The wonderful terrarium I had planted by a local shop last year is still wonderful; it’s just different. The large fishbowl had been the home of 2 previous terrariums, part of a gift to someone who should never, ever have a terrarium.
Eventually, the bowl with its rocks and maybe one plant came back to me. I had it redone by a great local shop, Put a Plant On It. A year later, it’s time to evaluate. The plants are mainly peperomia, which come in all shapes and sizes and are generally fun little houseplants. There’s also some creeping fig. As you can see from the image above (sorry about the reflections), two of the peperomia have thrived: (best guesses on these names) the obtusifolia (large, variegated) and the orba (smaller, light green). The creeping fig is still creeping about, but two of the textured peperomia are barely showing their little faces. Clearly, an alpha peperomia has emerged and is dominating the group.
My friend wants to add one or two plants to make up for the underperformers, and we’ll likely do that, but I enjoy the terrarium as it is and find what’d developed over a year interesting. I see the same stuff happening outside all the time and I tend to be more of a watcher, always reluctant to intervene unless serious harm is being done. I’ve allowed plants like aruncus (goats beard) and eutrochium (Joe Pye) engulf and devour their competitors in their respective beds. I might get tired of their dominance and step in, as I did with the Joe Pye. It was too tall and overpowering—and I learned that with this, you either pull it all out or leave it. Anything lesser just encourages it. (Same thing with Jeana phlox.)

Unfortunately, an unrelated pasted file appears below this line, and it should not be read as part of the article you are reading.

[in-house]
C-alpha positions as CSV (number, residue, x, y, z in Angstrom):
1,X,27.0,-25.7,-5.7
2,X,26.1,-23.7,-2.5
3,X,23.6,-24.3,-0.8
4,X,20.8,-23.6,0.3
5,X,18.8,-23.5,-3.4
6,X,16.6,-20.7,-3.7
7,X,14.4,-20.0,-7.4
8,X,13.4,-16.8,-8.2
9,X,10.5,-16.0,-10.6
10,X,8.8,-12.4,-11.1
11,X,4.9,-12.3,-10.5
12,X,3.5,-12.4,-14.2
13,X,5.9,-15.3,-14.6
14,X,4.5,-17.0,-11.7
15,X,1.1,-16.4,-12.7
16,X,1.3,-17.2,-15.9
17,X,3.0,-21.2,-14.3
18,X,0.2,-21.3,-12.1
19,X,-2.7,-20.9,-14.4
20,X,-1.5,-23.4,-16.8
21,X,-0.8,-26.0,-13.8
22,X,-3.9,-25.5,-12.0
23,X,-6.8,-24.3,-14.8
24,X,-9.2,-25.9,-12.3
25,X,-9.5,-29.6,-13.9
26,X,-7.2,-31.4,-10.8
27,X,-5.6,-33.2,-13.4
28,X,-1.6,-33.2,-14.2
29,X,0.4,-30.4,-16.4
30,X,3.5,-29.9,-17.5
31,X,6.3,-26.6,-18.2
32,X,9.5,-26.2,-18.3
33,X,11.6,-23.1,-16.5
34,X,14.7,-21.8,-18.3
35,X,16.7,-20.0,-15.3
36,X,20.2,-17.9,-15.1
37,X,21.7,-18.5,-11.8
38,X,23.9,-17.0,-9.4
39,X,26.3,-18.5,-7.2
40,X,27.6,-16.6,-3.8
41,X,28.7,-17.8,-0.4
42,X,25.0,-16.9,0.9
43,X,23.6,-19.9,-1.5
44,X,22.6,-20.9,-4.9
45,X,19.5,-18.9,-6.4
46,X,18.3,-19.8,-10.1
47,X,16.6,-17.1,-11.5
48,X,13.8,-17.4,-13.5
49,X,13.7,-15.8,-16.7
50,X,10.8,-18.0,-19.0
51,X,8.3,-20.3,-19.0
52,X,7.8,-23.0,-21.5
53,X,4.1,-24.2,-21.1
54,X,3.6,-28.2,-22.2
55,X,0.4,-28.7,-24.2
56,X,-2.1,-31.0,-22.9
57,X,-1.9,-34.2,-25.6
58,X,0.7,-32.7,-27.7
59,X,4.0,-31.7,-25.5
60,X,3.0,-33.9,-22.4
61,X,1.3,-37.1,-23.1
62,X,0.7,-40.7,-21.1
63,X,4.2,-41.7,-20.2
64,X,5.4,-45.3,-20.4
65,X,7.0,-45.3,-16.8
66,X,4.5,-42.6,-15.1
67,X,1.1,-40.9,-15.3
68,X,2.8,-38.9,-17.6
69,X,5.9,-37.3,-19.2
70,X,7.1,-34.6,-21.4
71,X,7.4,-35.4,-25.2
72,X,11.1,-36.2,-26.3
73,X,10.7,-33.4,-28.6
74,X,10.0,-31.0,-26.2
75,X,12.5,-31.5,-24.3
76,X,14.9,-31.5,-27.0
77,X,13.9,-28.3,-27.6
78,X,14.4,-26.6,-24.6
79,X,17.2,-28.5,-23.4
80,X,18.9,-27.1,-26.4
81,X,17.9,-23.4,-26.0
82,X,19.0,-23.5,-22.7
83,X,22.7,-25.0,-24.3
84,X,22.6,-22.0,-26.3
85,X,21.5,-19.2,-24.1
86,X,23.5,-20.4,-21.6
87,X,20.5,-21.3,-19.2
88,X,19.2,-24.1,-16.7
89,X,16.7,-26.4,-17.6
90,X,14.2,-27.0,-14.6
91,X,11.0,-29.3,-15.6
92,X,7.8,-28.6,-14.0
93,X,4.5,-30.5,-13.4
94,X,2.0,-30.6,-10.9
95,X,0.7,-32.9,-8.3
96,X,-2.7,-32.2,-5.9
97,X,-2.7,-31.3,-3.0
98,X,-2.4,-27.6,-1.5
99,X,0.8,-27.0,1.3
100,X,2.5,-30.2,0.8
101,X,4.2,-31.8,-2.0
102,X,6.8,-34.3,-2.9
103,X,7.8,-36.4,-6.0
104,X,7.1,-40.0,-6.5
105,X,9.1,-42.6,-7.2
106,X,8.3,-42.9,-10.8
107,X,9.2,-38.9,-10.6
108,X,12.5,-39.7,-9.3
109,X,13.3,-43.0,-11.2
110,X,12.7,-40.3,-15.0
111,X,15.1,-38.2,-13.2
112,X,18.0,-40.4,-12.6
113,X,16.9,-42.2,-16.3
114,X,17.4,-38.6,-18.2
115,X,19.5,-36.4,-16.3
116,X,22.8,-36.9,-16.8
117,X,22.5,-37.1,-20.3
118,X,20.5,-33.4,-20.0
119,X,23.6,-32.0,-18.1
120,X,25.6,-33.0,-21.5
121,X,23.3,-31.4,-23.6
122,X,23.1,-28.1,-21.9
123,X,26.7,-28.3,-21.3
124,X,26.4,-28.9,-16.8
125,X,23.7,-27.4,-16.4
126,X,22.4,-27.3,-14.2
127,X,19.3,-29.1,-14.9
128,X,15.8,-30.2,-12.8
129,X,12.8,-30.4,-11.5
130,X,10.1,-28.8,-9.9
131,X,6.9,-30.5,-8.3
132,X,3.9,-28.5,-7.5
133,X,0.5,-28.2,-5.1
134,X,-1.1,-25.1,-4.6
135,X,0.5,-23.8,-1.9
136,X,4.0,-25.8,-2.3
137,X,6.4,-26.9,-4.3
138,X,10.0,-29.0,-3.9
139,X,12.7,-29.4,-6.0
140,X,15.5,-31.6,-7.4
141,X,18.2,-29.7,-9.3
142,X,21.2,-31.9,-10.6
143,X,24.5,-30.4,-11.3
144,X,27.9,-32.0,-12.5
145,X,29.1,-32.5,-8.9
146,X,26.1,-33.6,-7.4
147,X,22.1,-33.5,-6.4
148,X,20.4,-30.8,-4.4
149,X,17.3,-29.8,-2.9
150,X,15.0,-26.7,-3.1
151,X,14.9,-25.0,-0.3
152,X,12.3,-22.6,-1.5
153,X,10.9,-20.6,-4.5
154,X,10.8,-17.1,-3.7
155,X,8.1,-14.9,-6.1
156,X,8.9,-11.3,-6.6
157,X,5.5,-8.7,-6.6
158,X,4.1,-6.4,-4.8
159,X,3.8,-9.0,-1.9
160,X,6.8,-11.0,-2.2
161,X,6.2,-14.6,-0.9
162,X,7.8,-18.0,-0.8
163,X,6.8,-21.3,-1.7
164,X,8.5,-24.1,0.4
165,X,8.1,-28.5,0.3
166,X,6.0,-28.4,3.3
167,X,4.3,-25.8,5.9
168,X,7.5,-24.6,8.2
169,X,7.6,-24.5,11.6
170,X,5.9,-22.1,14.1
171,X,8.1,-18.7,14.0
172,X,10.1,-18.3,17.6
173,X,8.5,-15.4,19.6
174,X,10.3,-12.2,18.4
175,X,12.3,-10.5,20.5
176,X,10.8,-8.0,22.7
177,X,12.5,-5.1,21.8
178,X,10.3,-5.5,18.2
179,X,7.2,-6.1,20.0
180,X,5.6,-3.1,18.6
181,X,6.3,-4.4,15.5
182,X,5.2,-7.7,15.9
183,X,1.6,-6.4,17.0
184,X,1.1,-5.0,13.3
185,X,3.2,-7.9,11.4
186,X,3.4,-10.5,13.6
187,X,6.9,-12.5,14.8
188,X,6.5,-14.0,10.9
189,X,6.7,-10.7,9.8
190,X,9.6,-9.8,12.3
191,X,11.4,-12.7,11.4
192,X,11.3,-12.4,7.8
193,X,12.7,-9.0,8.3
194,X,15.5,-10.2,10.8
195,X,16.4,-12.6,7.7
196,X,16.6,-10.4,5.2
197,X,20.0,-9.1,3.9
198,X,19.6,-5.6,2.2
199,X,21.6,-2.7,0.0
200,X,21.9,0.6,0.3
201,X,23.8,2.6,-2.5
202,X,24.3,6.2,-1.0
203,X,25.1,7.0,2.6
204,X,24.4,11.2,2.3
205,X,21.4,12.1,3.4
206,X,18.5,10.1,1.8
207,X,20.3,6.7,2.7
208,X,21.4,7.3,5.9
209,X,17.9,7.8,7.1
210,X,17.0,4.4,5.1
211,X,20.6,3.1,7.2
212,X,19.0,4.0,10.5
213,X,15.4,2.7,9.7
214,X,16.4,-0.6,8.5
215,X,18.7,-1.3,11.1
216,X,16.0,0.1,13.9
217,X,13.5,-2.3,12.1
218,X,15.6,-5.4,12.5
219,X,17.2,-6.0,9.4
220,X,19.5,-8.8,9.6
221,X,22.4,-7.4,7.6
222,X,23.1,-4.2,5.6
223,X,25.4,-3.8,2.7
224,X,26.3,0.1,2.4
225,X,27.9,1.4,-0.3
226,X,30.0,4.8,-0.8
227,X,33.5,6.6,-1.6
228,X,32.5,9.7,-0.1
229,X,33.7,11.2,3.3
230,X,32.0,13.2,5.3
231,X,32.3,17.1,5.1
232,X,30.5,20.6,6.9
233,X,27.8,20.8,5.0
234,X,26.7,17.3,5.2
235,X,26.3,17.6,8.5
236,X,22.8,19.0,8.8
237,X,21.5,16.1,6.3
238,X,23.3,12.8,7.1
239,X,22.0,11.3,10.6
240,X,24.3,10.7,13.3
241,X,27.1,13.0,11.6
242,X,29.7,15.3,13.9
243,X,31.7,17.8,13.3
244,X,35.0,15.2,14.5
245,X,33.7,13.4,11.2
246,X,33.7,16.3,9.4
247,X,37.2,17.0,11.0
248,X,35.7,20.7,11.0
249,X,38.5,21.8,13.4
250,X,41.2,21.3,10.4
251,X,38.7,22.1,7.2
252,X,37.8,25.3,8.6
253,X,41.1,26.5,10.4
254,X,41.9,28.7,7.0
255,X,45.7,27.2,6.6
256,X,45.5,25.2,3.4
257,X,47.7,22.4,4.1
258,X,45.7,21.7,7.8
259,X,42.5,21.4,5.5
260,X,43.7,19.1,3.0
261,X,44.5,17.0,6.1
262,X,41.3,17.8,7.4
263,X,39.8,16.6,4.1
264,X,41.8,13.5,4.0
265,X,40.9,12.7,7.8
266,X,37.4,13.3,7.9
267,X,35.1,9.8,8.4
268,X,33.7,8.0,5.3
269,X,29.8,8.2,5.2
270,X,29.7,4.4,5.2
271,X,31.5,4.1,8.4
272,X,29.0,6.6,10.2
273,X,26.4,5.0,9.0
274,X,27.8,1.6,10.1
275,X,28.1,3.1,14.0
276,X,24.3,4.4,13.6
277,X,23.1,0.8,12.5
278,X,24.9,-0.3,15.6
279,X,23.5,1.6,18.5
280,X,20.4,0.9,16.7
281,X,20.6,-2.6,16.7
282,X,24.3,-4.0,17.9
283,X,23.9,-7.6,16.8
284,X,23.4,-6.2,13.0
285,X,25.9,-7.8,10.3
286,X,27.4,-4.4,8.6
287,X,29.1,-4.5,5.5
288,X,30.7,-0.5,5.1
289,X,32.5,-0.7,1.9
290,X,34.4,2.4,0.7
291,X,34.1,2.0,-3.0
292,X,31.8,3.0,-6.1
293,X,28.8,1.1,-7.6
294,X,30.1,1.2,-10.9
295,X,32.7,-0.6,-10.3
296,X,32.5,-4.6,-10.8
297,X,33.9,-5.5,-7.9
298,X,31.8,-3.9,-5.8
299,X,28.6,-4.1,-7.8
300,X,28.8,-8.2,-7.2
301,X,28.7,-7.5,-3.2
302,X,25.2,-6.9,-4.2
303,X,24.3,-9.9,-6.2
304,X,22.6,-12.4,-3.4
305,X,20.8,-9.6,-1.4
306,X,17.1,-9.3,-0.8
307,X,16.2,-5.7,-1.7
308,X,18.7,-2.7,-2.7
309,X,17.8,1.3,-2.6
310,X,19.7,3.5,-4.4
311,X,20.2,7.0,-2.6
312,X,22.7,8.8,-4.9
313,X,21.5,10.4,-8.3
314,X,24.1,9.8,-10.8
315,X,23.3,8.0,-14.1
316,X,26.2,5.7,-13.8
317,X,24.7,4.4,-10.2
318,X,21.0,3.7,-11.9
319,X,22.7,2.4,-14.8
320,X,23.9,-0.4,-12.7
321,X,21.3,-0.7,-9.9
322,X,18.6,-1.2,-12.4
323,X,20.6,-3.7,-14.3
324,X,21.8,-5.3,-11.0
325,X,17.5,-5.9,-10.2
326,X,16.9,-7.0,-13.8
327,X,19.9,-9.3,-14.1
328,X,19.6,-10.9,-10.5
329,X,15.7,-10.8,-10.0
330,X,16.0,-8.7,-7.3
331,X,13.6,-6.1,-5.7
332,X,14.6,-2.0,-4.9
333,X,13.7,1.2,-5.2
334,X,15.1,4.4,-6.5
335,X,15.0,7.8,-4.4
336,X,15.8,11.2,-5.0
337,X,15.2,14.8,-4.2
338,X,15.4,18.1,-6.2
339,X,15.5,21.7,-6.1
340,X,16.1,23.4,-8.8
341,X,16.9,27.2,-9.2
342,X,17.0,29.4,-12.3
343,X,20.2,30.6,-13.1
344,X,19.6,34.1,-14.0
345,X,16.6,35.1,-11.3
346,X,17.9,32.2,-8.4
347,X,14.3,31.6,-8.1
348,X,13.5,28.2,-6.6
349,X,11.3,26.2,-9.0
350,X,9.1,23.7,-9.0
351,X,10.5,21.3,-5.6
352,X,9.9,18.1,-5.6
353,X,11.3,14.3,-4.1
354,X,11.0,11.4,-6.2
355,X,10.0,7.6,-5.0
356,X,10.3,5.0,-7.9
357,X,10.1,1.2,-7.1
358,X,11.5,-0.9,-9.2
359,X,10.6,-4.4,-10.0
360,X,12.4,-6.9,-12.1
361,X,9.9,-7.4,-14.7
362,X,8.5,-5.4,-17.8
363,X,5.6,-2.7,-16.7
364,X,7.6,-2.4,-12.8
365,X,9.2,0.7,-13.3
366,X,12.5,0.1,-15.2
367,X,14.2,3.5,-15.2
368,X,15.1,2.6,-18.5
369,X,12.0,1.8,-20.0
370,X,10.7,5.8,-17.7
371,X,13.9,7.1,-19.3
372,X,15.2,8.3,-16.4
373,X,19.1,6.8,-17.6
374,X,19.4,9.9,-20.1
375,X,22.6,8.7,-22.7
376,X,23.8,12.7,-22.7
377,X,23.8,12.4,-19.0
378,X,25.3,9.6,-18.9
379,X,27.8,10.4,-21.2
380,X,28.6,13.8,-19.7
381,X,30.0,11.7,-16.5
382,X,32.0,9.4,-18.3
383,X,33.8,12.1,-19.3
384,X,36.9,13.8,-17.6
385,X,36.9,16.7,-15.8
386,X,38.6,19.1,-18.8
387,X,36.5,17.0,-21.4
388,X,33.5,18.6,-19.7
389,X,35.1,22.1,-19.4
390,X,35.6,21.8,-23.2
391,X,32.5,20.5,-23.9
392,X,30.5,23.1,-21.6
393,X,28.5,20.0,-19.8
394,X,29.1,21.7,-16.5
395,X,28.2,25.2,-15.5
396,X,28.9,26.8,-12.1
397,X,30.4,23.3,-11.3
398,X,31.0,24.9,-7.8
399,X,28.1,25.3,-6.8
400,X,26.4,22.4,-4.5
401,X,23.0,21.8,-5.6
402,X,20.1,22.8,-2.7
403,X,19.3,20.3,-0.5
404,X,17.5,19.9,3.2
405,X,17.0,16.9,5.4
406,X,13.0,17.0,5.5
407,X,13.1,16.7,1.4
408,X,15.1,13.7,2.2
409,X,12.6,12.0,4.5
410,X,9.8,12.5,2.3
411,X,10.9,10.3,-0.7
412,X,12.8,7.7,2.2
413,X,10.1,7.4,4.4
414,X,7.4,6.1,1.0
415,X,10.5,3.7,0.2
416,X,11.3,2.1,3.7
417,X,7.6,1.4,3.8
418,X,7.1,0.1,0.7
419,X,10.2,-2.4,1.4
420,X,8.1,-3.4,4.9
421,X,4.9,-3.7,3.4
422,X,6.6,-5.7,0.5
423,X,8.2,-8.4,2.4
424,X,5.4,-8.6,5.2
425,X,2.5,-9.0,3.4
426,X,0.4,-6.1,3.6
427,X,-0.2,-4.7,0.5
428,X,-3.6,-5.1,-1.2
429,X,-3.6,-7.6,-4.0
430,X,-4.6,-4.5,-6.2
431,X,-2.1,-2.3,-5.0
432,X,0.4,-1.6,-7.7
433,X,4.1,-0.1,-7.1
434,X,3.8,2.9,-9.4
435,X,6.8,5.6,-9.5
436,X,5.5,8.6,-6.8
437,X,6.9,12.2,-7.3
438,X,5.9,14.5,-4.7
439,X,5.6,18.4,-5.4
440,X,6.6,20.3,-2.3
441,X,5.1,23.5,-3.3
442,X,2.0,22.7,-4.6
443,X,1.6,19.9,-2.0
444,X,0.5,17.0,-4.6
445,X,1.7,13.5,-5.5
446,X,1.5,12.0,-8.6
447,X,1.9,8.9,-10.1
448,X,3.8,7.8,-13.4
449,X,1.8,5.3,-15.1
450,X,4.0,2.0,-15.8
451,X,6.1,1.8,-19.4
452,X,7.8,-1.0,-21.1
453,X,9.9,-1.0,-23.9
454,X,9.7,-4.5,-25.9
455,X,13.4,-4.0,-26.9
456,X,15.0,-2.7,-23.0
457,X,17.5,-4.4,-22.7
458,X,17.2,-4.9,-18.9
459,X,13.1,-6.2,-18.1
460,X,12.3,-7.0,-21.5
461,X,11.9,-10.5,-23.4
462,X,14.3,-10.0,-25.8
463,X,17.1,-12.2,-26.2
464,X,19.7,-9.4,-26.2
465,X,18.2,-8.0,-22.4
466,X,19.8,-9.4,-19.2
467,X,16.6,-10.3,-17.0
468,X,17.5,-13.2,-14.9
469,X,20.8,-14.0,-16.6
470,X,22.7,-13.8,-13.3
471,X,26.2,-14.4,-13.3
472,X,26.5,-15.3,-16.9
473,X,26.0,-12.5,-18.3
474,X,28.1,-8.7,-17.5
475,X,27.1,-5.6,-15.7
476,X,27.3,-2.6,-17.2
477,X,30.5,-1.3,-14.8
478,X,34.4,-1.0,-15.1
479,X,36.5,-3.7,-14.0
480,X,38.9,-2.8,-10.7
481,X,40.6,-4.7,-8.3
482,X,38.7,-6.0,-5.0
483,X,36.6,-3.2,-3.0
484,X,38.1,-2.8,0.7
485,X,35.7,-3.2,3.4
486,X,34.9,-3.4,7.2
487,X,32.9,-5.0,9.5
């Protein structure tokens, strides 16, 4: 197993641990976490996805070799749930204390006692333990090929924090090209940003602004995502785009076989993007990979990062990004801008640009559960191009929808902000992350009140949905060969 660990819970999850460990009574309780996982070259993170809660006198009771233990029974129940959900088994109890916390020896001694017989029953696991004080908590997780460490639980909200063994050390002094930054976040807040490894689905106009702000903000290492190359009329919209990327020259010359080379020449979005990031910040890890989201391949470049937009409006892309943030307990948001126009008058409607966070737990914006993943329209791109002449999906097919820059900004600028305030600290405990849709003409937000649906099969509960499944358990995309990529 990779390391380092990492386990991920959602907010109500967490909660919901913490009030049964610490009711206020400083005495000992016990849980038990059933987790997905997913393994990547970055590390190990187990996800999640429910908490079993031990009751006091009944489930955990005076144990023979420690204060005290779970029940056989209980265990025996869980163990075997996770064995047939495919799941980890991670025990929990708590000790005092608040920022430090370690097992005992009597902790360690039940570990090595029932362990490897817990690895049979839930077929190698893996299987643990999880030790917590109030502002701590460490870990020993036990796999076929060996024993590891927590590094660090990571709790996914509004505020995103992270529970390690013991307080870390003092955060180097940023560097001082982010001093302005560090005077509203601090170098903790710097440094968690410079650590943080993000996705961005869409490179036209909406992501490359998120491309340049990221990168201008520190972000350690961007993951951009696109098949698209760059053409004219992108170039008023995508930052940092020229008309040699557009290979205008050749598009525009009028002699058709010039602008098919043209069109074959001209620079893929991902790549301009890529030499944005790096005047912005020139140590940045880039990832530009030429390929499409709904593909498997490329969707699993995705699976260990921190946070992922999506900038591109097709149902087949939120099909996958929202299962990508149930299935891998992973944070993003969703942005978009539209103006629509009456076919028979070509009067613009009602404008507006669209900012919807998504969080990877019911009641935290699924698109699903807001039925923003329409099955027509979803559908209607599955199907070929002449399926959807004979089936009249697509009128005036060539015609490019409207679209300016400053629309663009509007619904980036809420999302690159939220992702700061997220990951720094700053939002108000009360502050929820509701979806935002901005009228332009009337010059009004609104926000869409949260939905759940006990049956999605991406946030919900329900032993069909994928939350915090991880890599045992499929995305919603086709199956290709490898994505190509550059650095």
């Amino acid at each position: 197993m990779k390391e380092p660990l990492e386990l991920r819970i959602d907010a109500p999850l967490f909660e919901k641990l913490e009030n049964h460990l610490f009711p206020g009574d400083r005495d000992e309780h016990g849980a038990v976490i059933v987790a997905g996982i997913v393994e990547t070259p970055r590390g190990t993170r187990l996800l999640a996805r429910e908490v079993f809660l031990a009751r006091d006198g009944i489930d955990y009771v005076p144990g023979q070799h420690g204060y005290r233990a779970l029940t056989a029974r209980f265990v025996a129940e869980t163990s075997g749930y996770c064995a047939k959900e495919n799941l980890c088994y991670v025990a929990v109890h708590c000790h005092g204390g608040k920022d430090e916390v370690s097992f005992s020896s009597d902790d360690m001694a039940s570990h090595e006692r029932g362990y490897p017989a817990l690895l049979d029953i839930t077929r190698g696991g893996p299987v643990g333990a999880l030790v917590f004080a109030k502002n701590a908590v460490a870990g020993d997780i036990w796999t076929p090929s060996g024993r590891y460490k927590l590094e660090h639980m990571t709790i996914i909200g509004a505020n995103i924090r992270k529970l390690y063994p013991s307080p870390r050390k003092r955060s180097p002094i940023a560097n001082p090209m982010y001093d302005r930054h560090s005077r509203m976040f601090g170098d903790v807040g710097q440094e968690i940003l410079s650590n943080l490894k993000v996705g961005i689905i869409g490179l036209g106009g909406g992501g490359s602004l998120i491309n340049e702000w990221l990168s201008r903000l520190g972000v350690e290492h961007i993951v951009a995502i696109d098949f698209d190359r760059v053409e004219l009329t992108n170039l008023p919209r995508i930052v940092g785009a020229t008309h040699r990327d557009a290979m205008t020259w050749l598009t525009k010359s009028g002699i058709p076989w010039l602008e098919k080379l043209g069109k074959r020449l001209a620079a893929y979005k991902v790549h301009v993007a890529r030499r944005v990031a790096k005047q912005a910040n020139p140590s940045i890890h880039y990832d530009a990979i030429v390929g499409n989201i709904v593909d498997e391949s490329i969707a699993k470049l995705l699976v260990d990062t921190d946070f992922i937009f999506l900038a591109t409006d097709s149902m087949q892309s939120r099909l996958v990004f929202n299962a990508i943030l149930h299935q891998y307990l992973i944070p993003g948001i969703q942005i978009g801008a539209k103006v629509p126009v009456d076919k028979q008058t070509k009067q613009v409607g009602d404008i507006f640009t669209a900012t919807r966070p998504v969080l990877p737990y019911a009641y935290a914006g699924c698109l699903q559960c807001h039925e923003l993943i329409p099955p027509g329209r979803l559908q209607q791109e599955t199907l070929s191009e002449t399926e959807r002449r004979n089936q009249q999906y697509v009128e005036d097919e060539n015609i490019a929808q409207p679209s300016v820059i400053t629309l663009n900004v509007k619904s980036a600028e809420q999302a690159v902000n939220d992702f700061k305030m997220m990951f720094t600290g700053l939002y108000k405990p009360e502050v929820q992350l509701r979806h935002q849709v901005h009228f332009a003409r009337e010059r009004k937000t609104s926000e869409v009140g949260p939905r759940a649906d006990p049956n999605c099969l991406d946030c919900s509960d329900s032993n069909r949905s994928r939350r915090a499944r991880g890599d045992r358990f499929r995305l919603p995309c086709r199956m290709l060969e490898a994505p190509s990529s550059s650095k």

The takeaway: the terrarium is still mainly alive and still looks good. And I do like the obtusifolia. Let’s see what happens when we add pilea depressa, as Johanna suggests.